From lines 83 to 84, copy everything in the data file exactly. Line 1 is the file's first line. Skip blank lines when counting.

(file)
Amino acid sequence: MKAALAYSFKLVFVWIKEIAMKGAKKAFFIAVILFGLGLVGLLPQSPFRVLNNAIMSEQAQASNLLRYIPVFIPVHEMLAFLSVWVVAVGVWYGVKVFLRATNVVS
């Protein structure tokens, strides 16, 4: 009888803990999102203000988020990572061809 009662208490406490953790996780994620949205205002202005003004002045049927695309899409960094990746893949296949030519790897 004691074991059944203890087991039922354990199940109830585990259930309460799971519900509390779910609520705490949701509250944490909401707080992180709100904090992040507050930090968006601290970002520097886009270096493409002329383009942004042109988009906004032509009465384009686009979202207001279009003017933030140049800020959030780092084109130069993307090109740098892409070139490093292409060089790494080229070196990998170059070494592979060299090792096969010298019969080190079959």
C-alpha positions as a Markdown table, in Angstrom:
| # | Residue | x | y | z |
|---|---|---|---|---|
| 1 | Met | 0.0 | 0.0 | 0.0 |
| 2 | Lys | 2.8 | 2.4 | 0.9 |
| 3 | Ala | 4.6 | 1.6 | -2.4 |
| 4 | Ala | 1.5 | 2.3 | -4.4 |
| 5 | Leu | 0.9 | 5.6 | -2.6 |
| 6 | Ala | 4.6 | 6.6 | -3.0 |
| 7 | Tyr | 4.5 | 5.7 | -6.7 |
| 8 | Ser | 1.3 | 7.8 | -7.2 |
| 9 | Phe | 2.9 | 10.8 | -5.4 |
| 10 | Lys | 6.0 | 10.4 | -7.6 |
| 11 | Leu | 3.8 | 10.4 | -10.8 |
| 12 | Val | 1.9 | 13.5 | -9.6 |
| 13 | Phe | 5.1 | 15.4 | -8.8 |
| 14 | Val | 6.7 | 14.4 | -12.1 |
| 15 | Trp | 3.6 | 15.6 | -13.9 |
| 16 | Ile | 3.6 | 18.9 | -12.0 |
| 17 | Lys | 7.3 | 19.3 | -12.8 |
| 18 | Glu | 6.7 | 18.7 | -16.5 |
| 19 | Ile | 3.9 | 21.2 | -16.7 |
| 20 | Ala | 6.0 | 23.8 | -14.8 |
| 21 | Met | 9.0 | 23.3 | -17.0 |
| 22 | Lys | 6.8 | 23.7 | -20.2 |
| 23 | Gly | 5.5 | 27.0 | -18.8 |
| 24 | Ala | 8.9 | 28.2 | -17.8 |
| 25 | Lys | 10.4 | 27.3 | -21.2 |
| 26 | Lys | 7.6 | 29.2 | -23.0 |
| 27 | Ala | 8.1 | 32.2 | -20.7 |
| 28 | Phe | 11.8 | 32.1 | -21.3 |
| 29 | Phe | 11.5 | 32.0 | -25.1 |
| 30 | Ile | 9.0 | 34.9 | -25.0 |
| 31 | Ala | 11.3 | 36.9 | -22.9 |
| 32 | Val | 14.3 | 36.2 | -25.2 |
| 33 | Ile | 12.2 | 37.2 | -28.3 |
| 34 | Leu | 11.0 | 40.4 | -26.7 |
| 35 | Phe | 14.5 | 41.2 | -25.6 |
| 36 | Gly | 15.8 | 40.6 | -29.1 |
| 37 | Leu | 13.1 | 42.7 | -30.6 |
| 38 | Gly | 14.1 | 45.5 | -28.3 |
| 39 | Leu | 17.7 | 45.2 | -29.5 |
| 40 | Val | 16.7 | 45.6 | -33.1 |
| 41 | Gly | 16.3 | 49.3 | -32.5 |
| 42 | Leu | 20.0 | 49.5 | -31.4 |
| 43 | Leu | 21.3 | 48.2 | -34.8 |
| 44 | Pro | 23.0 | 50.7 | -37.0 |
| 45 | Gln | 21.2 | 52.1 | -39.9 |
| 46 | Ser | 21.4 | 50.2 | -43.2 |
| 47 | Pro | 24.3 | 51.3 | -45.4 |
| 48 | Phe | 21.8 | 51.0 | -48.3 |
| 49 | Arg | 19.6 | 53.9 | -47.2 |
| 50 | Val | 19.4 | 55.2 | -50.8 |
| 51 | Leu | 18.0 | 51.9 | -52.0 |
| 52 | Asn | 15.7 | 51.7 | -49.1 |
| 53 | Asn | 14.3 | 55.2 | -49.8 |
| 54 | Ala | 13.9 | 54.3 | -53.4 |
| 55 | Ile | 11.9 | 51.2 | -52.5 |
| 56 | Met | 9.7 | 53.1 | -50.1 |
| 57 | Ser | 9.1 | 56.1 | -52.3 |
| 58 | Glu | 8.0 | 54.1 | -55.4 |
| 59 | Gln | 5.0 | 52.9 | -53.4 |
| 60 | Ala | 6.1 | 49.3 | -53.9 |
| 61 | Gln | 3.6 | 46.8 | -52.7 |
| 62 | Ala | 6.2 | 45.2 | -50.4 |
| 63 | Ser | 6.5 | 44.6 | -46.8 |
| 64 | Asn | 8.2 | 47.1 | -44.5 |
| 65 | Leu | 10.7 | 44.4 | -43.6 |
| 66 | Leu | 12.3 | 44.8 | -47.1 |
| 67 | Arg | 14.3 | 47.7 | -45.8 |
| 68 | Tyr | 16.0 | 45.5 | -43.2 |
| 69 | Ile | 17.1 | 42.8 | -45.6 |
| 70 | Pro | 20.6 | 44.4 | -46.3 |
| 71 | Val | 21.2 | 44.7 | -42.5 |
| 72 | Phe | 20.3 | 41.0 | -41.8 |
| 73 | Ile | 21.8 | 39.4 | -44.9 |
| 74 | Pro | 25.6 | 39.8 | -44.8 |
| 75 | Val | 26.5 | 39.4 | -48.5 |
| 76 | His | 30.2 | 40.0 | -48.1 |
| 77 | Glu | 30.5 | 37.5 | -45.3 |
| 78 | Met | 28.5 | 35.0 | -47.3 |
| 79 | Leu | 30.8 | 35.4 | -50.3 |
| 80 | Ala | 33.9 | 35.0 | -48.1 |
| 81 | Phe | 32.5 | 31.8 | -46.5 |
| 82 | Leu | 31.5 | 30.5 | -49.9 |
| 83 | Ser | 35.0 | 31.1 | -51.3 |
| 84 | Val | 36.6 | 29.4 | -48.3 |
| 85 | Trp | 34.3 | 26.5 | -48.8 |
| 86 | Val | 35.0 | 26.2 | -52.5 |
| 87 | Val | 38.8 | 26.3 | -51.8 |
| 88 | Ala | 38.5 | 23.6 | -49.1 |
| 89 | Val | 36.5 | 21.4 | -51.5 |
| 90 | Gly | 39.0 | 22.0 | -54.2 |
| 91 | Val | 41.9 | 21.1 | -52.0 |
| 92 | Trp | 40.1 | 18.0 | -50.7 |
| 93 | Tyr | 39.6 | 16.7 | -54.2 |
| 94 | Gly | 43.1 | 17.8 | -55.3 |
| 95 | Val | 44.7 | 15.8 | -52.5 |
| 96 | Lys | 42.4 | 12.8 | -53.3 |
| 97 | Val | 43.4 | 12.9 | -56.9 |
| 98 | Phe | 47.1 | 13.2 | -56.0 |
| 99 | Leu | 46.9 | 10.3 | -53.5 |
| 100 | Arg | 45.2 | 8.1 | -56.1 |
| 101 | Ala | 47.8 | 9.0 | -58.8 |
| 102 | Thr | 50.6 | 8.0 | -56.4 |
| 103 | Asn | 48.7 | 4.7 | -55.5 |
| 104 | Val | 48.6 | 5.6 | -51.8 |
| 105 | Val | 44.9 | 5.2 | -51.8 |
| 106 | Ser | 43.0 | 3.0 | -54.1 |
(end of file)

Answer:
| 78 | Met | 28.5 | 35.0 | -47.3 |
| 79 | Leu | 30.8 | 35.4 | -50.3 |